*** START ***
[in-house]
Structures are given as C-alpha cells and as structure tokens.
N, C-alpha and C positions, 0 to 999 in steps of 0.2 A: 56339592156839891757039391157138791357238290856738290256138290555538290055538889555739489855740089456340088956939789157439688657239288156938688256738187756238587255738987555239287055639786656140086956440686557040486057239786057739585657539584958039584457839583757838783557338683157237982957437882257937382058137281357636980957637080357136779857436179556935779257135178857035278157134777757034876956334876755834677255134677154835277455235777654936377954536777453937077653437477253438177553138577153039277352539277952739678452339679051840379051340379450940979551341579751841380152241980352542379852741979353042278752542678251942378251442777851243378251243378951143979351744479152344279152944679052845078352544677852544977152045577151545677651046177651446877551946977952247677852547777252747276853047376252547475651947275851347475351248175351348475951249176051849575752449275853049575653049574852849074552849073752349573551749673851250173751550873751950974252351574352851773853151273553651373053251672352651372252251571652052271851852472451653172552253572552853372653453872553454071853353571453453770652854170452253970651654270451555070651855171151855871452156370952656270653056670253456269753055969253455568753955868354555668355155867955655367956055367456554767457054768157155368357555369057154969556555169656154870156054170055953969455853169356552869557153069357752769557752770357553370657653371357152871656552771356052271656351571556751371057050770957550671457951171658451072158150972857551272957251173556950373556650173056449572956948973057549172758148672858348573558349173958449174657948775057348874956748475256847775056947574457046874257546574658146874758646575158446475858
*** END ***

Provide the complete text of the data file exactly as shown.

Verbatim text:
[in-house]
Structures are given as C-alpha cells and as structure tokens.
N, C-alpha and C positions, 0 to 999 in steps of 0.2 A: 56339592156839891757039391157138791357238290856738290256138290555538290055538889555739489855740089456340088956939789157439688657239288156938688256738187756238587255738987555239287055639786656140086956440686557040486057239786057739585657539584958039584457839583757838783557338683157237982957437882257937382058137281357636980957637080357136779857436179556935779257135178857035278157134777757034876956334876755834677255134677154835277455235777654936377954536777453937077653437477253438177553138577153039277352539277952739678452339679051840379051340379450940979551341579751841380152241980352542379852741979353042278752542678251942378251442777851243378251243378951143979351744479152344279152944679052845078352544677852544977152045577151545677651046177651446877551946977952247677852547777252747276853047376252547475651947275851347475351248175351348475951249176051849575752449275853049575653049574852849074552849073752349573551749673851250173751550873751950974252351574352851773853151273553651373053251672352651372252251571652052271851852472451653172552253572552853372653453872553454071853353571453453770652854170452253970651654270451555070651855171151855871452156370952656270653056670253456269753055969253455568753955868354555668355155867955655367956055367456554767457054768157155368357555369057154969556555169656154870156054170055953969455853169356552869557153069357752769557752770357553370657653371357152871656552771356052271656351571556751371057050770957550671457951171658451072158150972857551272957251173556950373556650173056449572956948973057549172758148672858348573558349173958449174657948775057348874956748475256847775056947574457046874257546574658146874758646575158446475858